In the United States, wage and hour laws are in place for employees who are paid an hourly wage or otherwise nonexempt from the Fair Labor Standards Act (FLSA). If your employer has not been paying you overtime pay for the overtime hours you have worked, they may be guilty of wage theft.
If you have become a victim of wage theft, it is possible for you to take action to gain back what you are owed. You may be able to do this by contacting the U.S. Department of Labor’s Wage and Hour Division, (WHD) which is responsible for enforcing the FLSA. By doing this, you may be able to successfully get back what you are owed through a legal order. However, if this is not successful, you may want to consider suing your employer.
How can I sue my employer for underpayment?
Wage theft should be. You have worked hours for which you have not been paid what you are entitled to, and, as a result, you are missing payment. Therefore, by seeing your employer in your local court or in small claims court, you may be able to get back the owed wages.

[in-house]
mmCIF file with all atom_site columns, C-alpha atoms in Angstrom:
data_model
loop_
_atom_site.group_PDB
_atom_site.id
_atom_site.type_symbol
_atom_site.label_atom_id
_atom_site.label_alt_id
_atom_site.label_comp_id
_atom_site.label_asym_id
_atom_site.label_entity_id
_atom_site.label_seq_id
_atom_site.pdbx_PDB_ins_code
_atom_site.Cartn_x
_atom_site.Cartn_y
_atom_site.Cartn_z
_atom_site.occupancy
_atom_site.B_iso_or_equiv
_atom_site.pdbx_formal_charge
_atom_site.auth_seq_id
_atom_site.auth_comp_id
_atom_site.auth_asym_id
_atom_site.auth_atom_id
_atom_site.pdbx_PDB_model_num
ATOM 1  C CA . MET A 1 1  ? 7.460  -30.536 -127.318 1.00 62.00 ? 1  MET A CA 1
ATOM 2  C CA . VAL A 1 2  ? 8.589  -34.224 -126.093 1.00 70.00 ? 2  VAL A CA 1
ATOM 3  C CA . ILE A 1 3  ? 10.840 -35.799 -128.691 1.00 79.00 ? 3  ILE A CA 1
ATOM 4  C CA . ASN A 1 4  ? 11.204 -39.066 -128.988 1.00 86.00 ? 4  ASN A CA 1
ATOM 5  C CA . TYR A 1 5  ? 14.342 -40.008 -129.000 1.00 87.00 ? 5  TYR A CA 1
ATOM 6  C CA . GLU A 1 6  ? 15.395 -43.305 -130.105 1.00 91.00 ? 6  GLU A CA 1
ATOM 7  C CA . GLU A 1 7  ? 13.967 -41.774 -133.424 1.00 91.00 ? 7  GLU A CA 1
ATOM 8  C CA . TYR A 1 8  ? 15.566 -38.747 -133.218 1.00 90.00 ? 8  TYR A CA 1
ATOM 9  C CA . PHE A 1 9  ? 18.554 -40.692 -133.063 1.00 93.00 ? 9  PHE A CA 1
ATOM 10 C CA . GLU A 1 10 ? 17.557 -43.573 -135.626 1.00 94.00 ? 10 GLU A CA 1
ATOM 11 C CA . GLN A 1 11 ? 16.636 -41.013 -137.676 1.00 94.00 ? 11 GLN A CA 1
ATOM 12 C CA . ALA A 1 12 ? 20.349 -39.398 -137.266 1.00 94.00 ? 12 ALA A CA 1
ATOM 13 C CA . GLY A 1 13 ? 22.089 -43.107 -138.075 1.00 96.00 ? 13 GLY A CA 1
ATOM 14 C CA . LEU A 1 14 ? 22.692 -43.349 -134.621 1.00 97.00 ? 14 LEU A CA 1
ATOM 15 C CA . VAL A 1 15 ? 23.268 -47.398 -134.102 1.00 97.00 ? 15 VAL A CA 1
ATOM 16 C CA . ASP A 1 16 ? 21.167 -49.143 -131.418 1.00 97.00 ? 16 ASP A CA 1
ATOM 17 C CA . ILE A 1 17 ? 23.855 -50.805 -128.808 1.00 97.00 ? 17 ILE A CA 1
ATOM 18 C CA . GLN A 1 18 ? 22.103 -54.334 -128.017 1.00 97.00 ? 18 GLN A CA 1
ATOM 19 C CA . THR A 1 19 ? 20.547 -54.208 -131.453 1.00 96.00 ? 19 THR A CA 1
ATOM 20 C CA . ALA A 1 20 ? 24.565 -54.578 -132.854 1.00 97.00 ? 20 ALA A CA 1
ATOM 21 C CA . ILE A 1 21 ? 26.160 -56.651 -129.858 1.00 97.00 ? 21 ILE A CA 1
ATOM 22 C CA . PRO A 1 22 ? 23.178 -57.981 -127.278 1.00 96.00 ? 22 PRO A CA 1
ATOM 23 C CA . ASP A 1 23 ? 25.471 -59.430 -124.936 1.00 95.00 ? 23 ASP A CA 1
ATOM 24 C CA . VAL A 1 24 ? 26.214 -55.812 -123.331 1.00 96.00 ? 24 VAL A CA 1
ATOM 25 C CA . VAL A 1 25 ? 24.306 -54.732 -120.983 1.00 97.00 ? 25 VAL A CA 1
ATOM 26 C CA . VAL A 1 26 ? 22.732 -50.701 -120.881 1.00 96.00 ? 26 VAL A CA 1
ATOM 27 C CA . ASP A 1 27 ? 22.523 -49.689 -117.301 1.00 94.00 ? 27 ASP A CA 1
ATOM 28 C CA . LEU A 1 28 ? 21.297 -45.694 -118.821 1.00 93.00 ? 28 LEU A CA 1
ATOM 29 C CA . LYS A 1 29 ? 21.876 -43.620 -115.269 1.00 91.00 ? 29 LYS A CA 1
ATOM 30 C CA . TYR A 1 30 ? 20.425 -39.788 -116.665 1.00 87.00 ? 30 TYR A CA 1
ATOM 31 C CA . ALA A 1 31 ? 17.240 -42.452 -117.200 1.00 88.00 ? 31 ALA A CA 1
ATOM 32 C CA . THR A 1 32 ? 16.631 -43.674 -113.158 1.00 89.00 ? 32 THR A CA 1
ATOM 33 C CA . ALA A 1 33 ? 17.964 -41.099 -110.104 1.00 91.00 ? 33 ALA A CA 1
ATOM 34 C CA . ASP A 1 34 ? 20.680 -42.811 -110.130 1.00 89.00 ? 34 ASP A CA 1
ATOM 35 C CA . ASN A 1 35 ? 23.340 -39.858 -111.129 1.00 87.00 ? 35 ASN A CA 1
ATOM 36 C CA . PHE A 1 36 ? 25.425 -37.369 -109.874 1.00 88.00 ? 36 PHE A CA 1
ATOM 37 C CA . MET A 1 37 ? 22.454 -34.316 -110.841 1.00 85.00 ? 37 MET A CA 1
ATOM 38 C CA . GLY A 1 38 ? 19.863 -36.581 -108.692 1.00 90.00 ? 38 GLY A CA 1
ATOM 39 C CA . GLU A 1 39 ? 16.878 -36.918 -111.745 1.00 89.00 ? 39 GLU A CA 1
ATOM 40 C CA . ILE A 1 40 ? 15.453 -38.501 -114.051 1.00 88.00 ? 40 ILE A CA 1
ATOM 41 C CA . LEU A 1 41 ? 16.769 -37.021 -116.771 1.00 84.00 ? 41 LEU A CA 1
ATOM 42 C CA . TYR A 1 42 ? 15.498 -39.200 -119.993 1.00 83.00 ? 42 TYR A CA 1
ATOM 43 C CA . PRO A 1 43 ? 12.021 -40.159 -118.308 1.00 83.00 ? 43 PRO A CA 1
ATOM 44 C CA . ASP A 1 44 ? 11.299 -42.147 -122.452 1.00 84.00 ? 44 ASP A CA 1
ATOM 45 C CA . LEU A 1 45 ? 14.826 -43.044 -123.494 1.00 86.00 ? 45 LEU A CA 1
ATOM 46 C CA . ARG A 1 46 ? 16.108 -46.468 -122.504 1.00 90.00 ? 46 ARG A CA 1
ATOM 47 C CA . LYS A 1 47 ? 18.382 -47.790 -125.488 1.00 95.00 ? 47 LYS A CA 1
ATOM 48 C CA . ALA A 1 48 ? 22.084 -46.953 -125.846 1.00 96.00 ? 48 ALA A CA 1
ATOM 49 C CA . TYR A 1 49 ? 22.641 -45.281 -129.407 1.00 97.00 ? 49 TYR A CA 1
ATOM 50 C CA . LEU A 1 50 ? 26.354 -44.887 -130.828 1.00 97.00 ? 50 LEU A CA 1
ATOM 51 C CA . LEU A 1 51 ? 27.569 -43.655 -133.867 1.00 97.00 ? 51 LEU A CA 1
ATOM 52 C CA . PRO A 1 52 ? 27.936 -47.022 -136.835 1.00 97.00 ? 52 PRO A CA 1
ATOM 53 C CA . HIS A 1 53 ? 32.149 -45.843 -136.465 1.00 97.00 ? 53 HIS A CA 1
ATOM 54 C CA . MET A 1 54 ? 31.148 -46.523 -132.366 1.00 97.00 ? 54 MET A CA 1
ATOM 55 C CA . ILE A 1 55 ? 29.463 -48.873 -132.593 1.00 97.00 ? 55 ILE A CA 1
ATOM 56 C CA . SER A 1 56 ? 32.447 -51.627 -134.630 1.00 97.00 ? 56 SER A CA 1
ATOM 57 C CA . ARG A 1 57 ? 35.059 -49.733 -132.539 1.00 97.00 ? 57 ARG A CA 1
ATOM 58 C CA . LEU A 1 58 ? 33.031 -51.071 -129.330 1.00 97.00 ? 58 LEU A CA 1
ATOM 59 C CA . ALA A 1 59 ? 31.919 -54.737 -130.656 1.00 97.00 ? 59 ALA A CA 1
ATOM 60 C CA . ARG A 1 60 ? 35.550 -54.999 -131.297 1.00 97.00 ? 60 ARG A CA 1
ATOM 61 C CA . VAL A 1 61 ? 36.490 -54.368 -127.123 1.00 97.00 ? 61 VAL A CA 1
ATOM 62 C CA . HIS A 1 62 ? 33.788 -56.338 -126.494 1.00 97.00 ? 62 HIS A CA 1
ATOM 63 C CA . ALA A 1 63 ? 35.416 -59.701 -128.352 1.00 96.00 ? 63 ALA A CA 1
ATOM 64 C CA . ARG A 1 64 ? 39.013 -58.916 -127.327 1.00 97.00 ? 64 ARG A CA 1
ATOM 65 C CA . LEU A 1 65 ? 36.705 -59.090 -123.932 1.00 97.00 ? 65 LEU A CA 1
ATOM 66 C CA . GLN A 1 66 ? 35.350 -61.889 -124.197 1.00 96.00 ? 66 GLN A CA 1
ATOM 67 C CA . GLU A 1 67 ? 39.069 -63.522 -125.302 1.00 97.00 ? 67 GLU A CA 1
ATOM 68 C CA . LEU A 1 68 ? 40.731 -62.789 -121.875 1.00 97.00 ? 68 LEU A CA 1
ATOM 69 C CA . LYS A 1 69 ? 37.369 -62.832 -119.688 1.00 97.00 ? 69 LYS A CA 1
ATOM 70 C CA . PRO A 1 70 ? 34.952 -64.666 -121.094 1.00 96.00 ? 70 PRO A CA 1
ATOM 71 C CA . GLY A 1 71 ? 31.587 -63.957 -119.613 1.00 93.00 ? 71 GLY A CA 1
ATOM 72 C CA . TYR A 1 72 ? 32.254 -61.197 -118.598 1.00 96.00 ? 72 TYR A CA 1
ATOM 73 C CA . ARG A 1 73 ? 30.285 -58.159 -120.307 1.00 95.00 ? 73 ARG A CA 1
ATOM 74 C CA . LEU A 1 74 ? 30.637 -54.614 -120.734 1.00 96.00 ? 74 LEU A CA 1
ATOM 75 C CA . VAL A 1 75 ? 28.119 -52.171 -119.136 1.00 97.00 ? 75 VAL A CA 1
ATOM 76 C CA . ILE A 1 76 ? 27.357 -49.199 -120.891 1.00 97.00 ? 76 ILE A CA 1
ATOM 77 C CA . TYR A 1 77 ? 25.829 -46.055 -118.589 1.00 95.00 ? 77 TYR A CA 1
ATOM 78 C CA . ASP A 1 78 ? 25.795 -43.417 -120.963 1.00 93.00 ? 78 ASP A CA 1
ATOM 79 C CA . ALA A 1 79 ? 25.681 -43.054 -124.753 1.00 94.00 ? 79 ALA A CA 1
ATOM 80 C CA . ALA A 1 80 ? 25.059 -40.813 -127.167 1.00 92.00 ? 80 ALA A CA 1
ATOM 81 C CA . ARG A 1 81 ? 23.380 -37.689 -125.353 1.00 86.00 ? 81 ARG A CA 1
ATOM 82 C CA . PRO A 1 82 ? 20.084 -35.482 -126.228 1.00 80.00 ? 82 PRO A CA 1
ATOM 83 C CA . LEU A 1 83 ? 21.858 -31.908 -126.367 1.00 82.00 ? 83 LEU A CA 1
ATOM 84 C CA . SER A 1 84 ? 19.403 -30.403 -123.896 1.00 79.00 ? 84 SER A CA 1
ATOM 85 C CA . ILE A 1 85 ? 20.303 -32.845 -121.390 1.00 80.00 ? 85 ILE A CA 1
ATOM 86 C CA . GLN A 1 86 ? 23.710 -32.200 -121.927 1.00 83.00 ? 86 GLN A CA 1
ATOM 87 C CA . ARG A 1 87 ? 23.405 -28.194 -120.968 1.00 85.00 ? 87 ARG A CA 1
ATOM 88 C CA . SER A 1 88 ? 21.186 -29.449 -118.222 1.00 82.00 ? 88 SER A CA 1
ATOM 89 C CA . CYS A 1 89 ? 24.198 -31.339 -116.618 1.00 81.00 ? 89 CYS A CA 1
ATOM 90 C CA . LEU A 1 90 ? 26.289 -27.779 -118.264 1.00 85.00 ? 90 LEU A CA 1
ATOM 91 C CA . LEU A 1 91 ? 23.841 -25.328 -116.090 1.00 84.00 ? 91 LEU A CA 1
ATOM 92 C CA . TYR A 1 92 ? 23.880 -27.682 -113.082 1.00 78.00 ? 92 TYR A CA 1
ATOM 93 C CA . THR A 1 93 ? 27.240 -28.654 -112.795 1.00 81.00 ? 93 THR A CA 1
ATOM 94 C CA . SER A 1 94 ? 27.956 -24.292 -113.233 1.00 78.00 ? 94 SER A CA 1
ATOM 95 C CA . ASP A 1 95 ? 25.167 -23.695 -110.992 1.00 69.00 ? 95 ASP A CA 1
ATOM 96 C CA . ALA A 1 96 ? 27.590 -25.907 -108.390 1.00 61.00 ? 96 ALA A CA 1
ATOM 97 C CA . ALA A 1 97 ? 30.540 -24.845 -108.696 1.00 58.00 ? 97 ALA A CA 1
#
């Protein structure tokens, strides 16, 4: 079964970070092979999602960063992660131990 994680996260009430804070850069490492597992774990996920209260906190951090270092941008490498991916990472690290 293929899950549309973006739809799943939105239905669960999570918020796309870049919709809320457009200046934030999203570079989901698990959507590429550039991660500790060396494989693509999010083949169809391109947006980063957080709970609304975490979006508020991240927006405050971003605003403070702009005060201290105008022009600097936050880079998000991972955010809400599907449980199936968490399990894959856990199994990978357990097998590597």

Factors to consider
You must first consider your employment situation. For example, some employees do not have the right to charge overtime — if you are an independent contractor, it is likely that you do not have overtime pay written into your contract, and you will not be entitled to FLSA wage and hour provisions. However, if you are a permanent worker and you believe that your employer has intentionally mislabeled you as a contractor to avoid having to pay you overtime, you may have legal grounds to dispute this type of manipulation.
It’s important that you do not allow your employer to underpay you. Make sure that you use the legal tools at your disposal to